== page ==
22. In my humble opinion, the level of liability in the USA that doctors have to deal with damages everything. A doctor can be sued in the USA for giving an aspirin to a patient. So doctors in the United States are more concerned about covering their backs than about developing a relationship with their patients. They don’t have the freedom to prescribe medication to patients as doctors in Mexico have. The culture of extreme liability is killing Americans.

  23. I have to disagree with “toni”…we continuously hear about how doctors get sued all the time in the United States but it simply is not true. Texas did “tort” reform and it has resulted in a flood of the most inept and dangerous physicians showing up in TX.

    The manner in which one has to sue has become so ridiculously low in compensation for victims that most attorneys cannot and will not take cases which are very horrible cases where patients were severely damaged.

    I am a former Advanced Nurse Practitioner and Certified Registered Nurse Anesthetist and the quality of care has plummeted in the last ten years and the lawsuits have not followed suit..but they should…this care for which we pay dearly is regrettably horrible and expensive at the same time. It just infuriates me when I hear that “liability” line used by people who do not know what they are talking about.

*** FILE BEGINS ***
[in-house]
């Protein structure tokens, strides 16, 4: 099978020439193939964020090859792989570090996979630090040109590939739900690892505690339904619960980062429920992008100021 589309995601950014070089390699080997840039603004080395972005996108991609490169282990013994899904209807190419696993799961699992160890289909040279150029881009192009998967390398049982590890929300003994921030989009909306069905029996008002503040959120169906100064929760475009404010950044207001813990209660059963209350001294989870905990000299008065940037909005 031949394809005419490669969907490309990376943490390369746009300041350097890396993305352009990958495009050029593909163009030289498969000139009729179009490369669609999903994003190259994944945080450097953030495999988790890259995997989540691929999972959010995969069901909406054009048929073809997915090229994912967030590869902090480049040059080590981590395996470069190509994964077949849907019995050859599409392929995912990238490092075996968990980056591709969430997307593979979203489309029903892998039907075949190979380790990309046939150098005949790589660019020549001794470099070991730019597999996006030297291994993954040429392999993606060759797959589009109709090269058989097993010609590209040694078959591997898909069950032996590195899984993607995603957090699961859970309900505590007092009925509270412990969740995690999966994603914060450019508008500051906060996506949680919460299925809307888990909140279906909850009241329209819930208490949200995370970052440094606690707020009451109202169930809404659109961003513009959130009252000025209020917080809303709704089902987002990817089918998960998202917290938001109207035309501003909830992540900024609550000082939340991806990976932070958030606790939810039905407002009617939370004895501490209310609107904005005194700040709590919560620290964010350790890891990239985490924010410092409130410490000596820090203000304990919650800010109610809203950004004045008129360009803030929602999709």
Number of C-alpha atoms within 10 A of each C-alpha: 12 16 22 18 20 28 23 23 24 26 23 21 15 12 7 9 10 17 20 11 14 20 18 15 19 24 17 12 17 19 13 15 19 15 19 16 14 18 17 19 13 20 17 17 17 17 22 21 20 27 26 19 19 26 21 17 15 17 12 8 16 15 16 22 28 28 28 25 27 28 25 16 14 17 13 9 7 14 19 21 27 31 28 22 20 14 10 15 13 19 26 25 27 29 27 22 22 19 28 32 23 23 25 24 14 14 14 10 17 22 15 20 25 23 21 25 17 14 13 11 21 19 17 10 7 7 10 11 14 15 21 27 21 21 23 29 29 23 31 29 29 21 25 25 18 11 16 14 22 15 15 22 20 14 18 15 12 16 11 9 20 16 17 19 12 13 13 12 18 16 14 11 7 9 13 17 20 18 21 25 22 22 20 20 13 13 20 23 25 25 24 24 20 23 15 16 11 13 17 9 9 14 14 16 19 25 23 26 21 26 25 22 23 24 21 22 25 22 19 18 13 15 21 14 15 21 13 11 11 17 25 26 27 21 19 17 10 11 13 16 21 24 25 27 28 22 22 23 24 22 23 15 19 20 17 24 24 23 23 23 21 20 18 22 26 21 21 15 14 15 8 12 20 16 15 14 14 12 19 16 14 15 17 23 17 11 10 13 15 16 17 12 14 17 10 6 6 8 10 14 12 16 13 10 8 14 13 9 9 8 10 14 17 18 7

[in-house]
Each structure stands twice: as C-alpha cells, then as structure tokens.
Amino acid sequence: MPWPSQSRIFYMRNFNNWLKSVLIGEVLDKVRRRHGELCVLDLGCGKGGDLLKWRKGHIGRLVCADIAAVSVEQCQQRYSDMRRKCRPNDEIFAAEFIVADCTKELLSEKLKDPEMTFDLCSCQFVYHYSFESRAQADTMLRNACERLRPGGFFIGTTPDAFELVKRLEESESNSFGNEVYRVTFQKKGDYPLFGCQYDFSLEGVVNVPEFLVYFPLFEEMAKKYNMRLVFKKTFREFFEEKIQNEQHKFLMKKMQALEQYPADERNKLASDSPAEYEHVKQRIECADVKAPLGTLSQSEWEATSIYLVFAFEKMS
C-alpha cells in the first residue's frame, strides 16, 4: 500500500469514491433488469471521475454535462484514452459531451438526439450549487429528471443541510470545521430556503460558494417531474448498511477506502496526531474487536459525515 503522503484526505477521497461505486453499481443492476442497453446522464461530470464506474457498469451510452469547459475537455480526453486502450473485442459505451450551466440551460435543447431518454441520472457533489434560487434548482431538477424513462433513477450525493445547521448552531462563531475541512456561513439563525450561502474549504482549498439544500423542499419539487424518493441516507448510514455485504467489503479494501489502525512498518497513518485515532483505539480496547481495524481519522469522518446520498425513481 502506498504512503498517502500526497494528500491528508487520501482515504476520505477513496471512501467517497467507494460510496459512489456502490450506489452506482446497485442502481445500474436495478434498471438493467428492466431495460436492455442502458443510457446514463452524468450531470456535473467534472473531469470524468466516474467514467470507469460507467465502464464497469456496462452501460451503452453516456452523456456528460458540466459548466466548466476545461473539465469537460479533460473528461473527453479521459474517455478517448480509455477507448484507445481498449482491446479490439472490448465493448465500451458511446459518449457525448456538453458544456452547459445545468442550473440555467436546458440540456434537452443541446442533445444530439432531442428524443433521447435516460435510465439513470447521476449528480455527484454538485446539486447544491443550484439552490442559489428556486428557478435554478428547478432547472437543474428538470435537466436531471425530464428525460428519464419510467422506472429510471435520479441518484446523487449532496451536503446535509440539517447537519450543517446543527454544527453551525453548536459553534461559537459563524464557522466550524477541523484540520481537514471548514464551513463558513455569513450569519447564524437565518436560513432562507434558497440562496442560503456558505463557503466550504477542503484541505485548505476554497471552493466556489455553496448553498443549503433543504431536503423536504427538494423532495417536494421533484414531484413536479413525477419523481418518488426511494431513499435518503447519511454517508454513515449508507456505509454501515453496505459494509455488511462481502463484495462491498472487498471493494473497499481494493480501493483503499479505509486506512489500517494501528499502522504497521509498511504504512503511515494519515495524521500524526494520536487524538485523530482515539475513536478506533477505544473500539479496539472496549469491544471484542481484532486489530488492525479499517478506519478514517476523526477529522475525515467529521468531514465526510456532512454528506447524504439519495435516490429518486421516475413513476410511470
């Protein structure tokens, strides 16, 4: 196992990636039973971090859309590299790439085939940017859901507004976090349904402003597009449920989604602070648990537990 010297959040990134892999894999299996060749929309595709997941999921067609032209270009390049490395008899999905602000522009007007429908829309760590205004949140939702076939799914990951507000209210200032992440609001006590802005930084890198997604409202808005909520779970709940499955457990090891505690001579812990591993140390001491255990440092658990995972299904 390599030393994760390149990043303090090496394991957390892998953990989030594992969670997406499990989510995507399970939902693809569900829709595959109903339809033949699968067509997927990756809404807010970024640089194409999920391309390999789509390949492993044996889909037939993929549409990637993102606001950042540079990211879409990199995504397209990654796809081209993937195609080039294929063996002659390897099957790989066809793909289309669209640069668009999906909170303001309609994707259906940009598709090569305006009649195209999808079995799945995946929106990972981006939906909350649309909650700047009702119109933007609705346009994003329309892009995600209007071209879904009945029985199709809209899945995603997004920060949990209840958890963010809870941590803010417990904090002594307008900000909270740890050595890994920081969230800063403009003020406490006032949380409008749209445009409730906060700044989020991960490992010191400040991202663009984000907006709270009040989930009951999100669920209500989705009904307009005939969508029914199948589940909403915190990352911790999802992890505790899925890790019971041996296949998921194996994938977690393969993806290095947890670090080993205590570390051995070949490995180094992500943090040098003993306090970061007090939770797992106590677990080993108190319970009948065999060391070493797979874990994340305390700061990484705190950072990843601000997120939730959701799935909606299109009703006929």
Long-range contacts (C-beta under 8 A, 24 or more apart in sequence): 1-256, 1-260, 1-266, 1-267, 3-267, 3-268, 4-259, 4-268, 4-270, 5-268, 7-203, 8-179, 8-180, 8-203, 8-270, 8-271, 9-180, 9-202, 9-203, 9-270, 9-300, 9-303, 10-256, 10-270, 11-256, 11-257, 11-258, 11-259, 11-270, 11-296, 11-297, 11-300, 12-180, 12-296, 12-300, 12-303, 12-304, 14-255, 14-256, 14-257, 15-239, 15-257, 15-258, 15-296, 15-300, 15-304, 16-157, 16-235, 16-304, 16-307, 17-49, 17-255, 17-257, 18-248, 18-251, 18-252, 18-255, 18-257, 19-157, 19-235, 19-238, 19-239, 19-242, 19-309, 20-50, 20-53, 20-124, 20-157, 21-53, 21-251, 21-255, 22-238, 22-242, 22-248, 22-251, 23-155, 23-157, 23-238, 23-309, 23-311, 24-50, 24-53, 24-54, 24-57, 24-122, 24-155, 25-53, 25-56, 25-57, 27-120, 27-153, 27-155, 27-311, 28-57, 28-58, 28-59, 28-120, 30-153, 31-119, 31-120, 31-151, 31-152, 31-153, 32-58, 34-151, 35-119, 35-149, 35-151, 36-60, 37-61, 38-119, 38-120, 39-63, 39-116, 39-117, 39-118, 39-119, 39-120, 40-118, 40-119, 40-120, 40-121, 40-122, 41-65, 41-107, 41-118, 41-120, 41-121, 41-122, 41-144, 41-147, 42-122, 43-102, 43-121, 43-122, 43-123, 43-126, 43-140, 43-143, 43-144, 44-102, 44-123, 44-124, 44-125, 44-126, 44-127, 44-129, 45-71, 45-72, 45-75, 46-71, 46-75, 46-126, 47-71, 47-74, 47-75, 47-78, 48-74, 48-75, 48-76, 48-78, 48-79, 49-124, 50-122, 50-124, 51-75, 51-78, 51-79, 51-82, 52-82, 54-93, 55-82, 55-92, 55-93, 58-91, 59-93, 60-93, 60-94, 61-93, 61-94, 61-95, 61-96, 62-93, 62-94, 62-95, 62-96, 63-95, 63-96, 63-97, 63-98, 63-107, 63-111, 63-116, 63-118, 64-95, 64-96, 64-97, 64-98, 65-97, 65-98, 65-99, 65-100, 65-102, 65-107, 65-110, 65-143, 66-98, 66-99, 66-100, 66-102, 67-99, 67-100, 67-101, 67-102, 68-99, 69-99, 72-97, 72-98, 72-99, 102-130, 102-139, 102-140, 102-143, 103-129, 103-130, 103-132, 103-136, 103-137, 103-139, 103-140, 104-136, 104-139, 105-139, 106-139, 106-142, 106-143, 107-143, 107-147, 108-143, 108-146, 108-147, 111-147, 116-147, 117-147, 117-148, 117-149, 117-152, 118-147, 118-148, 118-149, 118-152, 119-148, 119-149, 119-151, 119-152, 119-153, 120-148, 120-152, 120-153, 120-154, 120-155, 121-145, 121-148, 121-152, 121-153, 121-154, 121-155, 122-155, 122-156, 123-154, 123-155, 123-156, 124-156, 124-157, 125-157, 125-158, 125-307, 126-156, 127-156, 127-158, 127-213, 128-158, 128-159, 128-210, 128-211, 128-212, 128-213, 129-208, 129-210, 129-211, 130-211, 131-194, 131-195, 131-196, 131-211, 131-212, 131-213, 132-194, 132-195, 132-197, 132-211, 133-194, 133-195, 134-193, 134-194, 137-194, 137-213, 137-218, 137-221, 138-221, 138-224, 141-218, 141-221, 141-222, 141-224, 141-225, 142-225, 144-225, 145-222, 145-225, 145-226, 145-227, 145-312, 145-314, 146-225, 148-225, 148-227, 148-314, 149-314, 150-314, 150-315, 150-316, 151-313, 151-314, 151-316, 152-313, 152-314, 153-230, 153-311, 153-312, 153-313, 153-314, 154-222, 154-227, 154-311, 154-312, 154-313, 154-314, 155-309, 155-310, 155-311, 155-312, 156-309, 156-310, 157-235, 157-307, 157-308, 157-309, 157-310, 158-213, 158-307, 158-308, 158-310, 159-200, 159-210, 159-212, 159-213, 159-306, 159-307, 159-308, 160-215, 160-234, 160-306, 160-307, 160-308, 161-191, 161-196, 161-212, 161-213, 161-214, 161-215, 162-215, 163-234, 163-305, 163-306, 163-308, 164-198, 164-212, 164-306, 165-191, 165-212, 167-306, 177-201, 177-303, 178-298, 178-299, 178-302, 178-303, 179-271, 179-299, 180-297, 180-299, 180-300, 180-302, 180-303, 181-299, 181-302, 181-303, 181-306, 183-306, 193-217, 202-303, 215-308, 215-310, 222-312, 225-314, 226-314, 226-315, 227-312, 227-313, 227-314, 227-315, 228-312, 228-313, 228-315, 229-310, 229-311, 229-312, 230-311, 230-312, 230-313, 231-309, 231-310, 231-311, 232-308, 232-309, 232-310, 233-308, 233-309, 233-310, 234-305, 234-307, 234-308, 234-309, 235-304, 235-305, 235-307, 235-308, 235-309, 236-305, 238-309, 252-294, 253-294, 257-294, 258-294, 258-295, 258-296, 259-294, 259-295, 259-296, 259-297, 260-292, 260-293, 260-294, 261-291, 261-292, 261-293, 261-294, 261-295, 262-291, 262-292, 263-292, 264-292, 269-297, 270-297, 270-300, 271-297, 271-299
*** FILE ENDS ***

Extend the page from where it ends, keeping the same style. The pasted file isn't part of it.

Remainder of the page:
24. Okay, I know situations at various hospitals differ, but let me tell you about the situation which occurred to me. My husband and I were on our way to dinner three blocks from our home outside Houston, at 6:30 in the evening on Dec. 1, 2010. Traffic is heavy because of a stoplight there in the evenings and the area is well lit, busy and the speed limit is 30 mph. We ended up at the end of the line backed up at the light because people behind us had made left turns into a business and right turns into a side street. A one ton dually extended cab pickup towing an open trailer full of heavy equipment rammed us at what we think was 40 mph, as a bystander reported that he was talking on his cell phone. Our seats collapsed and I had some injuries which could have been very threatening. The paramedics put on a cervical collar which compressed my chest and tied me down to a backboard. I couldn’t breathe with that collar on, and it compressed the chest, and I permitted one of the paramedics to persuade me to go to a hospital of her preference…I should not have listened.

    I had an eye which felt as though I had been hit in the face with a baseball bat and I knew that was bad, as I had had a very delicate surgery performed on that eye for glaucoma five weeks before and wasn’t even permitted to lift anything heavier than a gallon of milk. I was terribly nauseous, felt vomitus in my throat, and my oxygen concentration dropped, and I was tied to a backboard…nice way to aspirate and die. They put me on oxygen and I was a little better.